ARTHUR SAVORY.
18th March 1907
Reference Numbert19070318-30
VerdictGuilty > with recommendation
SentenceImprisonment

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SAVORY, Arthur ; stealing 43 cocoanuts and other goods of R. S. Murray and Co., Limited, and feloniously receiving same.

Mr. Leycester prosecuted; Mr. Hardy defended.

MATTHEW WASHINGTON , foreman to C. Webster and Co., contractors, 65, Ewer Street, Blackfriars. Prisoner has been in our service a number of years and up to his arrest. We have a contract with R. S. Murray and Co., and prisoner was employed in carting for them for two years.

Cross-examined. He was in our firm for 18 years as carman and horse-keeper, and gave perfect satisfaction. He has borne a good character.

Police-constable ERNEST BERRIDGE, 596 W. On the evening of February 26 I went to 22, Defoe Road, where prisoner lives, at 1.45, and saw him standing at the back of the van, which contained two sacks of provender, one sack of sugar, one sack of maize, and 43 cocoanuts. I asked him what he had in the van, and he replied, "I have got some corn. "When I found the property I asked him where he had got it, and the said, "I decline to say. "I took him to the police station, and he declined to give any information. On the next day he was taken before the magistrate, and he said, "I stole the things. I am very sorry I stole the things. "

Cross-examined. He might have had some drink. My information was that he had stolen property. His brother-in-law said; "I want you to take the man into custody. "If he had given me any information as to where he got the goods I should not have taken him into custody. When the charge was read over to him he volunteered the statement I have mentioned. From the time he was taken into custody till he was charged at the police station I have not put any question to him as to where he got the things from.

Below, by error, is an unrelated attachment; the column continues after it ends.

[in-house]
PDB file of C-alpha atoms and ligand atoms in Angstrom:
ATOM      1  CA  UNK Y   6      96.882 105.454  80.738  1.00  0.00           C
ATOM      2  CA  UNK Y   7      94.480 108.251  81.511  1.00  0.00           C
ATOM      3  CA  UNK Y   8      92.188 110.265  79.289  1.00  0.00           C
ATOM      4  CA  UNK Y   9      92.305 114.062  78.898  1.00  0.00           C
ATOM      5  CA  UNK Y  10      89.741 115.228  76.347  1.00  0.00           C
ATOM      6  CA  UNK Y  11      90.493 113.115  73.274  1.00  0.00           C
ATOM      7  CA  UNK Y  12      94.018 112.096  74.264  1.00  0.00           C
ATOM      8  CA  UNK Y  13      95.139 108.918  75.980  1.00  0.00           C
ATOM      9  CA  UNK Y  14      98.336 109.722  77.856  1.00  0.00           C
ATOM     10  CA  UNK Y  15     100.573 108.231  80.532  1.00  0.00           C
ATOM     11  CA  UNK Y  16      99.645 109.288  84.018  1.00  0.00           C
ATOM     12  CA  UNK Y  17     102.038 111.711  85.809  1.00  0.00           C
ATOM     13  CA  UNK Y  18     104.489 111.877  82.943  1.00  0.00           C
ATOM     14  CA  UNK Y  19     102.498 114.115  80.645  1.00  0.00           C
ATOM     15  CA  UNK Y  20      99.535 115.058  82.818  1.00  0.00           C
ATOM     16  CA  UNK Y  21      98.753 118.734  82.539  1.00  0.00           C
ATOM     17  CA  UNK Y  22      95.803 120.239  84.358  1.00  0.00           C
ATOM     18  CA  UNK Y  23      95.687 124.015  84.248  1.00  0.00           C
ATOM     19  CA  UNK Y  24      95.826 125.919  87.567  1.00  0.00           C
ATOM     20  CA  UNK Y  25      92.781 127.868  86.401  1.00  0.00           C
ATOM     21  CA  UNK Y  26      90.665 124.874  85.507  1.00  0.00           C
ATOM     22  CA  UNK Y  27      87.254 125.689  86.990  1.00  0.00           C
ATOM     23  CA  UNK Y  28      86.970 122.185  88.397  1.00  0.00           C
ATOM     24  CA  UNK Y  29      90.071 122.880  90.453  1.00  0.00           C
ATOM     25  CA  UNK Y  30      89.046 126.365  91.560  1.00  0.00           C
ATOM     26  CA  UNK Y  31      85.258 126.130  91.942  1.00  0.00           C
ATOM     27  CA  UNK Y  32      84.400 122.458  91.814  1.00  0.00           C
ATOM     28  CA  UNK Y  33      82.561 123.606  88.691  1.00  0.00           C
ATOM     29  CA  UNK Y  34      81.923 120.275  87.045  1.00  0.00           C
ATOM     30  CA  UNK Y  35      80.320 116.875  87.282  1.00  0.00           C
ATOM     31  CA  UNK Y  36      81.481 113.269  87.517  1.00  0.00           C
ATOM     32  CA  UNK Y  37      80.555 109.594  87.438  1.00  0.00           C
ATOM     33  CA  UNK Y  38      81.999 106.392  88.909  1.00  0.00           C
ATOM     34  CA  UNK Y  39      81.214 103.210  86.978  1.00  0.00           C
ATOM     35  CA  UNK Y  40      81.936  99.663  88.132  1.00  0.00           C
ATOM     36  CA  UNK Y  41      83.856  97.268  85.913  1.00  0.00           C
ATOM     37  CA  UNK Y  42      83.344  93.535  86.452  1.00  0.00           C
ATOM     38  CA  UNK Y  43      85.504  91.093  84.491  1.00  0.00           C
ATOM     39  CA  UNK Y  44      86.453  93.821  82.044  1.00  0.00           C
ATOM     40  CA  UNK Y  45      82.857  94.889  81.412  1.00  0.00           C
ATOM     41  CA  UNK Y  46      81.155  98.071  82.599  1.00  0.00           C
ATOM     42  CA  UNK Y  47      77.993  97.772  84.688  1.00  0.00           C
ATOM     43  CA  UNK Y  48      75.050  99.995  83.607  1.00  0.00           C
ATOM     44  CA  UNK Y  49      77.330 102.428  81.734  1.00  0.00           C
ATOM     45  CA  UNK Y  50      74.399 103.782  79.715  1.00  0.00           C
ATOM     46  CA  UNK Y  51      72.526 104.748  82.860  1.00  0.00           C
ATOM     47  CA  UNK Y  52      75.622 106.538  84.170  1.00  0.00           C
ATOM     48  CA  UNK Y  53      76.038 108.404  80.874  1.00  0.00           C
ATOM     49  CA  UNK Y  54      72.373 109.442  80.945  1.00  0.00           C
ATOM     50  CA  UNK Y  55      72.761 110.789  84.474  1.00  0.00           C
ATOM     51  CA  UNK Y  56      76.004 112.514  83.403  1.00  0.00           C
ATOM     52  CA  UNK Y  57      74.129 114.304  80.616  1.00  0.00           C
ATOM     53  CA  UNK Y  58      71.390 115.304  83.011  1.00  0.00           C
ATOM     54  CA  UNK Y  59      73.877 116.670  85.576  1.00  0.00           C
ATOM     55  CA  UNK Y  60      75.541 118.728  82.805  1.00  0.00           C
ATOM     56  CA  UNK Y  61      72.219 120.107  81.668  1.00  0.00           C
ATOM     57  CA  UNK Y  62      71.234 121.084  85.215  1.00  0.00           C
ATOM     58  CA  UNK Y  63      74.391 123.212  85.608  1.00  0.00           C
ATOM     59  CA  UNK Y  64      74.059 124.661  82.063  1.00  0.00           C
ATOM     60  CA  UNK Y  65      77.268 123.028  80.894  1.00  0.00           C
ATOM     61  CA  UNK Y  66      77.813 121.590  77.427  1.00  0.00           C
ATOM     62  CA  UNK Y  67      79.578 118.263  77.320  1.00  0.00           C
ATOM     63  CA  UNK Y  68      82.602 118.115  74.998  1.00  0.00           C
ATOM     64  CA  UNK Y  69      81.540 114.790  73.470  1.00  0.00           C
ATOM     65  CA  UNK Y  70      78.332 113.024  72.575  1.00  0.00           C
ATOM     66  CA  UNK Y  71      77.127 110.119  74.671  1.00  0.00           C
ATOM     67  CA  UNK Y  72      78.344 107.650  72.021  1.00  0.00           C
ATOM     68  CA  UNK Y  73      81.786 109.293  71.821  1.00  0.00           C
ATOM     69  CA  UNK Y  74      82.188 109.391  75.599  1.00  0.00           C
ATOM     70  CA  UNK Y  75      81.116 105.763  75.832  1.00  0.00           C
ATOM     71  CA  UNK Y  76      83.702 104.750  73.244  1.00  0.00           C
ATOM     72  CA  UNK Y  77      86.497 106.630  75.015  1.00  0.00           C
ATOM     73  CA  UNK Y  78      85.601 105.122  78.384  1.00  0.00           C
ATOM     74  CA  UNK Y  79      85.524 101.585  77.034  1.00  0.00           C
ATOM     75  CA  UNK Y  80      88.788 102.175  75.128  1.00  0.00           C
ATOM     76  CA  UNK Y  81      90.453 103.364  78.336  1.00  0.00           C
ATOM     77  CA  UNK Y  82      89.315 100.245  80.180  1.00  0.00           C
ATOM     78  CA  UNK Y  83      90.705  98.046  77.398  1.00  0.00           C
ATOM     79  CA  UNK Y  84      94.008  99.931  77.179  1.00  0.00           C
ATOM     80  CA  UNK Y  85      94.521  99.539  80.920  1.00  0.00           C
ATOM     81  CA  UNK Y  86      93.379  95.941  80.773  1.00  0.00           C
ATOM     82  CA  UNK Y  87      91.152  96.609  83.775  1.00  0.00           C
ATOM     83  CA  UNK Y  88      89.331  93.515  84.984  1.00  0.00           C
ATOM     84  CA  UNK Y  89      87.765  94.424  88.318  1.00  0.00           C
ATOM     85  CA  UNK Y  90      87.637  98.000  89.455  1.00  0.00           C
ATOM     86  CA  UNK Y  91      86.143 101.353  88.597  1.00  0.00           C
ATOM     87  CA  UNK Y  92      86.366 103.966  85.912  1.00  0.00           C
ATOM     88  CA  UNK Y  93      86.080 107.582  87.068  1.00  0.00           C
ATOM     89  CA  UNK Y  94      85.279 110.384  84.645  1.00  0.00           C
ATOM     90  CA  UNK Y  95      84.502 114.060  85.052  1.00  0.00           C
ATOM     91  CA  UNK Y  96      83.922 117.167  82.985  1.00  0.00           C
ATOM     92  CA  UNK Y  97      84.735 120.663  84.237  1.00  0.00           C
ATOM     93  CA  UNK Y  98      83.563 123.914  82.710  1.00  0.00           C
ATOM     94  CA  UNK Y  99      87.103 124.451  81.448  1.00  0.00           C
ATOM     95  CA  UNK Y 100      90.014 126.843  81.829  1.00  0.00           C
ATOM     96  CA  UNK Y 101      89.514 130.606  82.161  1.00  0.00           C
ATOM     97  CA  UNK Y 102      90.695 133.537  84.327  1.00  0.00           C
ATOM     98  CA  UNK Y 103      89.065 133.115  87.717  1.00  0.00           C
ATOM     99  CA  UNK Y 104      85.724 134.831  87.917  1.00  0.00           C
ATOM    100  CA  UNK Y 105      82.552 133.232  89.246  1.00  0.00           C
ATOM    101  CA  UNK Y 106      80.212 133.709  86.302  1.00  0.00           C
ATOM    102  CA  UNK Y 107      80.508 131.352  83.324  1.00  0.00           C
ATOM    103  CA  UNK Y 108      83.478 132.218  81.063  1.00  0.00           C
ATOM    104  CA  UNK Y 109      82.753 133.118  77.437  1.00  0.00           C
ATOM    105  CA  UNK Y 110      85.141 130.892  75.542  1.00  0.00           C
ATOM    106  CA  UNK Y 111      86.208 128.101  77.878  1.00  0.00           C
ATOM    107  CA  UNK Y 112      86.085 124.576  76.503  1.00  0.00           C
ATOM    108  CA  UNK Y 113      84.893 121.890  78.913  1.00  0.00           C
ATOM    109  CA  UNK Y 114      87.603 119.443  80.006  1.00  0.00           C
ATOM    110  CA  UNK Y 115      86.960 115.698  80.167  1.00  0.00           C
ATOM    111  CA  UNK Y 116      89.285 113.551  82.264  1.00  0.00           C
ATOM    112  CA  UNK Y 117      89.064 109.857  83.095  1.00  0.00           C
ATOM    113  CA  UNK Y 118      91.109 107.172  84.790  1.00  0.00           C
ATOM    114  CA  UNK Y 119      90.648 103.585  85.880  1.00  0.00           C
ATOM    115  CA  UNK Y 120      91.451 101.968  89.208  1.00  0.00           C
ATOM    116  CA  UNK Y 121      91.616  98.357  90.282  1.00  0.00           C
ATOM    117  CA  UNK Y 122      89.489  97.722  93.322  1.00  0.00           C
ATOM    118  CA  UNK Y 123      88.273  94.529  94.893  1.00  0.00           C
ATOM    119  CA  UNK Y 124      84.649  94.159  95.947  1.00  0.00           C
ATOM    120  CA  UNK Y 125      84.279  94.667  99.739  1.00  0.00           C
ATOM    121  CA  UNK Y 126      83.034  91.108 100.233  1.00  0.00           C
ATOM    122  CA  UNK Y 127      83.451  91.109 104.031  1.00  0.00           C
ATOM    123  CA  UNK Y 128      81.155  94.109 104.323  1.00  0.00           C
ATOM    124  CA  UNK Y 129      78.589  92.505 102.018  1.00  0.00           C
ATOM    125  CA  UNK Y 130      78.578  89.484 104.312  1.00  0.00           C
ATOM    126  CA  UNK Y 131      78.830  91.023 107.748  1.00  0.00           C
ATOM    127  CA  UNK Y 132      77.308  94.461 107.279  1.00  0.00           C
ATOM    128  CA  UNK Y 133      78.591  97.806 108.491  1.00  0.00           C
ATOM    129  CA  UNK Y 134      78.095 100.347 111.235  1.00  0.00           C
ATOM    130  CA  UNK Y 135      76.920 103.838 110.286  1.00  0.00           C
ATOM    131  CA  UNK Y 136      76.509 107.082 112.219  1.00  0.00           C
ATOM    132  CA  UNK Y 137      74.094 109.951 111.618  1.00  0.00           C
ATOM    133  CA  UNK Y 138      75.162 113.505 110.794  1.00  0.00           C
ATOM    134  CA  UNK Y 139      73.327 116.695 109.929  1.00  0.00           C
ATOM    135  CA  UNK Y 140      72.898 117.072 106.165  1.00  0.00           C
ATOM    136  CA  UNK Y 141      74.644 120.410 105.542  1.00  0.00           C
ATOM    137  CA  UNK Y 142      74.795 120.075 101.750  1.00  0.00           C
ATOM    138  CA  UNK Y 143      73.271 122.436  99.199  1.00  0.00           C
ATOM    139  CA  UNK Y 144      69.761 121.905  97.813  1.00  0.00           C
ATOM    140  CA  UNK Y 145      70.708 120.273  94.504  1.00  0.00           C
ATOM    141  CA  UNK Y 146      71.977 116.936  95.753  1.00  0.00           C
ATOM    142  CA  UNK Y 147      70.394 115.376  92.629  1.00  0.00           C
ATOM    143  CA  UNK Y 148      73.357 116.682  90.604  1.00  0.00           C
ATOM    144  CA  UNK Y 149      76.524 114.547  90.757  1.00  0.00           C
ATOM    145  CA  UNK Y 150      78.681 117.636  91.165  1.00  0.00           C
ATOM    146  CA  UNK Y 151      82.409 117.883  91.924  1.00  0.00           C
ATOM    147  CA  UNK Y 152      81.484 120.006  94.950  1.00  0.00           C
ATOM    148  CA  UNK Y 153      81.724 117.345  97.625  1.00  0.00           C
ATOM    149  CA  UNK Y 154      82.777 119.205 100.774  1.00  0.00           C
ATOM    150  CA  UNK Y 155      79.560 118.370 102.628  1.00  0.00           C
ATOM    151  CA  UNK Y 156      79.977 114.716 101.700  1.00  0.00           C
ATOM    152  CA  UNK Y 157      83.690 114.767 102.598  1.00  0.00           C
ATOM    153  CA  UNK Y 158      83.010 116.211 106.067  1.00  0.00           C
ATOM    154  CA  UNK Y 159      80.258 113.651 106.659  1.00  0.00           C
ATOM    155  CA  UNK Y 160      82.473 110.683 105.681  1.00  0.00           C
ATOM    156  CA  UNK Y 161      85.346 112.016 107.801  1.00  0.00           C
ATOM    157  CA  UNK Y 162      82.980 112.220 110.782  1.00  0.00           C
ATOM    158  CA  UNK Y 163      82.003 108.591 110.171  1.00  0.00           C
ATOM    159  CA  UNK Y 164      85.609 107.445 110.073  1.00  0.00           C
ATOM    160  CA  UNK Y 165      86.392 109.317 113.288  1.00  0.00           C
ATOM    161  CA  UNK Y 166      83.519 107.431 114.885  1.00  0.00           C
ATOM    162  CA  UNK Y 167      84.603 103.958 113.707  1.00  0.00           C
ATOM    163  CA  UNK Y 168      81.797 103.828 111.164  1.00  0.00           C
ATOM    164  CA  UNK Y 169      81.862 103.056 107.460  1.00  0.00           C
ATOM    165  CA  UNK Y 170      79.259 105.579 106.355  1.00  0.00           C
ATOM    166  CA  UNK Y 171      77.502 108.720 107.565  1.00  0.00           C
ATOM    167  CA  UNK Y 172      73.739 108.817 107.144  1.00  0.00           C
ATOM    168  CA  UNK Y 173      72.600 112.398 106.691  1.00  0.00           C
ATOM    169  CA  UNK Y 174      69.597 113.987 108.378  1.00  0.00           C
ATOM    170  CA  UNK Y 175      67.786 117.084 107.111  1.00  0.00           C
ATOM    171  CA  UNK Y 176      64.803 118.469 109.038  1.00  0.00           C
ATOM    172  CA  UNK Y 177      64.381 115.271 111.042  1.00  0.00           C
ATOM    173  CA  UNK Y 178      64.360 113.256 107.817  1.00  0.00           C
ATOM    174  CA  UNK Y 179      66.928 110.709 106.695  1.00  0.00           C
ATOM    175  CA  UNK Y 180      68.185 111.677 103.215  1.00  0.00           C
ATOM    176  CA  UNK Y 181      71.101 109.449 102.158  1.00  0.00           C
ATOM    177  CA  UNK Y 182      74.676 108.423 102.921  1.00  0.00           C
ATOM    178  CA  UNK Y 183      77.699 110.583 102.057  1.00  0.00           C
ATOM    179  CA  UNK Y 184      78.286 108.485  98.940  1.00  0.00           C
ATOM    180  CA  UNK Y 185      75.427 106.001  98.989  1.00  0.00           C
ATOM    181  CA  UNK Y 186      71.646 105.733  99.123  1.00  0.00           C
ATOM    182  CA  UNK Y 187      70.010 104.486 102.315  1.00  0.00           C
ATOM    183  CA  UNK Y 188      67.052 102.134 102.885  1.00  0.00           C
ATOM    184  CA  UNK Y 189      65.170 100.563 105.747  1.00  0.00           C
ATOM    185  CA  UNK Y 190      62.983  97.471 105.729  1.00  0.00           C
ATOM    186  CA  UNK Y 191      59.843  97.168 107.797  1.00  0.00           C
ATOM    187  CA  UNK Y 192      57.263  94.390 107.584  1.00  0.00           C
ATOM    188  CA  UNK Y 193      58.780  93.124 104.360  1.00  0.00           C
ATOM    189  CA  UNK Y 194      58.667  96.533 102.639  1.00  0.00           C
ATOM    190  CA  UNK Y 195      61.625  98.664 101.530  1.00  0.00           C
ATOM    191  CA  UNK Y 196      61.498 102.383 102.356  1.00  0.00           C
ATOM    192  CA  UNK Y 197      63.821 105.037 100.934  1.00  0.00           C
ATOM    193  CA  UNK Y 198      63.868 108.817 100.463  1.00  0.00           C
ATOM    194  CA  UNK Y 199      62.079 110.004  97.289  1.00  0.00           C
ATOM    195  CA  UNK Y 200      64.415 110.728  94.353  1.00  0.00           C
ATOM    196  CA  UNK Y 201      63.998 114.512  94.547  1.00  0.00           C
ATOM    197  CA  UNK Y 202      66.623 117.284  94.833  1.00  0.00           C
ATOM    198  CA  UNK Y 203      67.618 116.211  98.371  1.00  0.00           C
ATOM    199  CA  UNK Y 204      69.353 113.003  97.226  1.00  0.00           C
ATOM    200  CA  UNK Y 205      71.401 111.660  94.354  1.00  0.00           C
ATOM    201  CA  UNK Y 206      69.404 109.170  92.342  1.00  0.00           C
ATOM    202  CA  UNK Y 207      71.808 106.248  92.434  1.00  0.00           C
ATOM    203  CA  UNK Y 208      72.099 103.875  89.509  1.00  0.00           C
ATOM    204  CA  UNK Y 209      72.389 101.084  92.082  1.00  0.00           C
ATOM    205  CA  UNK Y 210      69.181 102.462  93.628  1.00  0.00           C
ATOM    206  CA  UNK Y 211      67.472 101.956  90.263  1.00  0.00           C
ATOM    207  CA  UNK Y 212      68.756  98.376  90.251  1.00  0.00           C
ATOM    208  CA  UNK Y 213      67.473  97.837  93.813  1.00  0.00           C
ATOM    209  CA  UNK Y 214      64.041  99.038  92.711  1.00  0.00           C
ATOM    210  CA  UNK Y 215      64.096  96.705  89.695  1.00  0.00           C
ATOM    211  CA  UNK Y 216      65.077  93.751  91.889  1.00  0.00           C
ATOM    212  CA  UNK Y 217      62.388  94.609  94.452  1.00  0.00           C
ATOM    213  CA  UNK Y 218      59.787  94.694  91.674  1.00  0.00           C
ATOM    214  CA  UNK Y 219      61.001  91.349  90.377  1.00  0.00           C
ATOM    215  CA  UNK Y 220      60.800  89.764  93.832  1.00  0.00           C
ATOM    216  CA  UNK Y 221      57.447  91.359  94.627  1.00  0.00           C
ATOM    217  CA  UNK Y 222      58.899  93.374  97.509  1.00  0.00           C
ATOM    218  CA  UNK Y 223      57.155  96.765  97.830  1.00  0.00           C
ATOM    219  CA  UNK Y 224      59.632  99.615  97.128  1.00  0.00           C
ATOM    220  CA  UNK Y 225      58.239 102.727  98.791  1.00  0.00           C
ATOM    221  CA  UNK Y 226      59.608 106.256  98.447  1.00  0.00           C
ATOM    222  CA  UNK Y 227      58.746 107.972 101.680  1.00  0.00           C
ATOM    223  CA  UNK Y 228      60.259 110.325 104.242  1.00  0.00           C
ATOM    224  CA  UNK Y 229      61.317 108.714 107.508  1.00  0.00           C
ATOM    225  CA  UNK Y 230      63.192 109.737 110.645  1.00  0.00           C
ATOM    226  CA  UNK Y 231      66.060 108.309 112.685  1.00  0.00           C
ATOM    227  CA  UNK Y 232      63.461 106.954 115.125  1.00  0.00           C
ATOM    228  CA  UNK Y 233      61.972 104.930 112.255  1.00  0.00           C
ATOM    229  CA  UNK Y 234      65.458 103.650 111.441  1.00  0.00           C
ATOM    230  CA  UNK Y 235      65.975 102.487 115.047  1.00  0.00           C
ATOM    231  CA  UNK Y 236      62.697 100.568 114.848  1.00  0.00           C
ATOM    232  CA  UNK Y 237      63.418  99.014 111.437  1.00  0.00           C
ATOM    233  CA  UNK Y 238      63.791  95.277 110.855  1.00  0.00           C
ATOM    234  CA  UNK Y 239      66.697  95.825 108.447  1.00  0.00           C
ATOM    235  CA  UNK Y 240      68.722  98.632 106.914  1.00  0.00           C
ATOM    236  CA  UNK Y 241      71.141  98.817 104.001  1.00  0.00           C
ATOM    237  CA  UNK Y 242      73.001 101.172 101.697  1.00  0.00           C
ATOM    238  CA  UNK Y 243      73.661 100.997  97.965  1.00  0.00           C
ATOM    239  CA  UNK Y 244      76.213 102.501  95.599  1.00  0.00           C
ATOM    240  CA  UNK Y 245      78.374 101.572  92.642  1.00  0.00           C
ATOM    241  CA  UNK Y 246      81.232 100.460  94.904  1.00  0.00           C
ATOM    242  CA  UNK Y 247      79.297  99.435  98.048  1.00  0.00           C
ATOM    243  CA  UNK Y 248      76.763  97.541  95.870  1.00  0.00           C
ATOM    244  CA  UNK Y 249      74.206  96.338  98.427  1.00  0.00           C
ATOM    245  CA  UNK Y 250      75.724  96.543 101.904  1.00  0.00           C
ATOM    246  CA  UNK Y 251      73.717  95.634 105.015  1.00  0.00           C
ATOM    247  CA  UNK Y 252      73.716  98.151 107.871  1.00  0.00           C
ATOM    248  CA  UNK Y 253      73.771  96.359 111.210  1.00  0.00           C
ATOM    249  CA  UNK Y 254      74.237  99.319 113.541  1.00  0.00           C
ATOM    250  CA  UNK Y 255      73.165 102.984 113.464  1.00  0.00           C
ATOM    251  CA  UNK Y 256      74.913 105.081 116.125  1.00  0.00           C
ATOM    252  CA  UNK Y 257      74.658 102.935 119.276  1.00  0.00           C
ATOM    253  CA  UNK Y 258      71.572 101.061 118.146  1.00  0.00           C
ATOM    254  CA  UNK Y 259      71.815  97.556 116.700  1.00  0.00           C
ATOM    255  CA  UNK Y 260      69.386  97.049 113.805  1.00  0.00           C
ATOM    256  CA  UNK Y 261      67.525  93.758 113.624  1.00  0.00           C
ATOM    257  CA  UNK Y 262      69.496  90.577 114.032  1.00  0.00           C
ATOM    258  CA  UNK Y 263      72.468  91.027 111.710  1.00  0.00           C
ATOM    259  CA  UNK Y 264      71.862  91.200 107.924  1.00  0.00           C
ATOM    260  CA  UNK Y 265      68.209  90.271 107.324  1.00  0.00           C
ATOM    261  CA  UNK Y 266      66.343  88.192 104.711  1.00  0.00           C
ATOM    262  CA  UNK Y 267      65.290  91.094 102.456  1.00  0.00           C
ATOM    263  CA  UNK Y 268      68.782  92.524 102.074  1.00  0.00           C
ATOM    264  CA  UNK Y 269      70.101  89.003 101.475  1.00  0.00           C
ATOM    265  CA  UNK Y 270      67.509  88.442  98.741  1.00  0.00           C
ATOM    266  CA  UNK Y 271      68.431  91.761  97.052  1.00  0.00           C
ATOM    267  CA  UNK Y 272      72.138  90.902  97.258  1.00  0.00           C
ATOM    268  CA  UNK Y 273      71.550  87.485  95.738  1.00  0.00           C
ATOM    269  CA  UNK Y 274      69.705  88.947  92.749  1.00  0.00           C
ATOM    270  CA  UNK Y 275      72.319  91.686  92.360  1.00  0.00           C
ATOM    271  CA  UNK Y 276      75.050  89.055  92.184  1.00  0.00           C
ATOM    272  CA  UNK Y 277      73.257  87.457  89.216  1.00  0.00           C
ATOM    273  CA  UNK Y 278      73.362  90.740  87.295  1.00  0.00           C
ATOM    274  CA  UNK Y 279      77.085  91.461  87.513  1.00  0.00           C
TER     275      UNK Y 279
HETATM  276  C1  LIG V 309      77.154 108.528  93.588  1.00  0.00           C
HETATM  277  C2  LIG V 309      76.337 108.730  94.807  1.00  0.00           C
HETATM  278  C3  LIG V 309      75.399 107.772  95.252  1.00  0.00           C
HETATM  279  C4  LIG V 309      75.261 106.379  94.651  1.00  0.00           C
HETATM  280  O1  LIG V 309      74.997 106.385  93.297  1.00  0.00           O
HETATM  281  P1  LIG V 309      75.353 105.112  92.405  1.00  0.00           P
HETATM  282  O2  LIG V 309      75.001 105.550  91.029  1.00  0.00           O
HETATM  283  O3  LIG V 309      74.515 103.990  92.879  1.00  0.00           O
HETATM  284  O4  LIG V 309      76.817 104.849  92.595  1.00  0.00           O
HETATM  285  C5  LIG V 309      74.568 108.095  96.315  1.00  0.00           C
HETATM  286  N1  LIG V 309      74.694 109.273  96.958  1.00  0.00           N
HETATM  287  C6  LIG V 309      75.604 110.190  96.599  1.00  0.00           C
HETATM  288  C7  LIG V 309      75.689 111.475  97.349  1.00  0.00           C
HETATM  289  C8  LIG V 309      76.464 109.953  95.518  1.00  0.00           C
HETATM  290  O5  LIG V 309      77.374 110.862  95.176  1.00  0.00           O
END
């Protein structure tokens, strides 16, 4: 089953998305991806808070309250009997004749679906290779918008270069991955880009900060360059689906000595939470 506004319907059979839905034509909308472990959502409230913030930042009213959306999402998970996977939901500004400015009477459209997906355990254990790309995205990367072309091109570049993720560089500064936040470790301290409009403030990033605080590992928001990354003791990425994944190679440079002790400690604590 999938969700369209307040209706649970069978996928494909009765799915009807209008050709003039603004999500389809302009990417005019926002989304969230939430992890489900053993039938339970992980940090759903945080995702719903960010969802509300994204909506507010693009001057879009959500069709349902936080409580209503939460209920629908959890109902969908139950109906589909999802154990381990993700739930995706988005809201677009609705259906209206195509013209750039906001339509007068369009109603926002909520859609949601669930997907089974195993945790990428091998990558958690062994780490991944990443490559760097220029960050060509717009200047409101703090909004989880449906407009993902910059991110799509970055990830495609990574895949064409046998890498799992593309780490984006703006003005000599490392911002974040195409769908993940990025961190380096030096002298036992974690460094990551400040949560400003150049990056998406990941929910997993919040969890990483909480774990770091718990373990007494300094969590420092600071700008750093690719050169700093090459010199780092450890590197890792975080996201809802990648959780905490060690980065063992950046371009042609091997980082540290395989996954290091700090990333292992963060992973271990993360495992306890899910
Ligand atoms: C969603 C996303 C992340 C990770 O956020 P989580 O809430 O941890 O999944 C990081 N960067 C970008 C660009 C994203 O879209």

Detective HENRY GODDARD, W Division. I was present when prisoner was brought before the magistrate, and when he was asked if he had anything to say he said, "I stole them myself. "After his remand I saw him in the passage of the police court, and he made a statement to me, which I did not invite him to make. I had spoken to him before he was taken before the magistrate and asked him who his employer was and the manager's name. All the questions I put to him were with reference to the charge. An hour intervened between the time I have mentioned and the statement he made to me in the police court passage, and in the meantime he had been before the court. He was not cautioned, as I did not know he was going to speak to me. He spoke to me as he passed me in the passage leading to the cells while the gaoler was conducting him. He said, "The provender and the maize I stole from Webster's yard; the cocoanuts I stole; the sugar I never saw till the constable called my attention to

it in the van. "At 5.15 I went to 22, Defoe Road and saw a van standing outside, and I saw a man put two cases up. They came from 22, Defoe Road. I found there were a number of cases of chocolates and a number of small boxes. I found some of them had the name of Murray on. I spoke to Taylor, who was the man I saw putting the cases in the van, and to Mrs. Goldsmith. I took the contents of the van to the police station. There were 22 4 lb. boxes of different kinds of sweets bearing the name of Murray (boxes produced), 13 7 lb. boxes with Murray's name, eight open cases of chocolates, caramels, and 'Varsity mixture, and one bag containing 50 lb. of sugar. I went back to 22, Defoe Road, at 9 p.m. Taylor still had in his possession one case of Yankeedoodle caramels, which were identified as Murray's, and I took it to the police station. It was not there in the afternoon.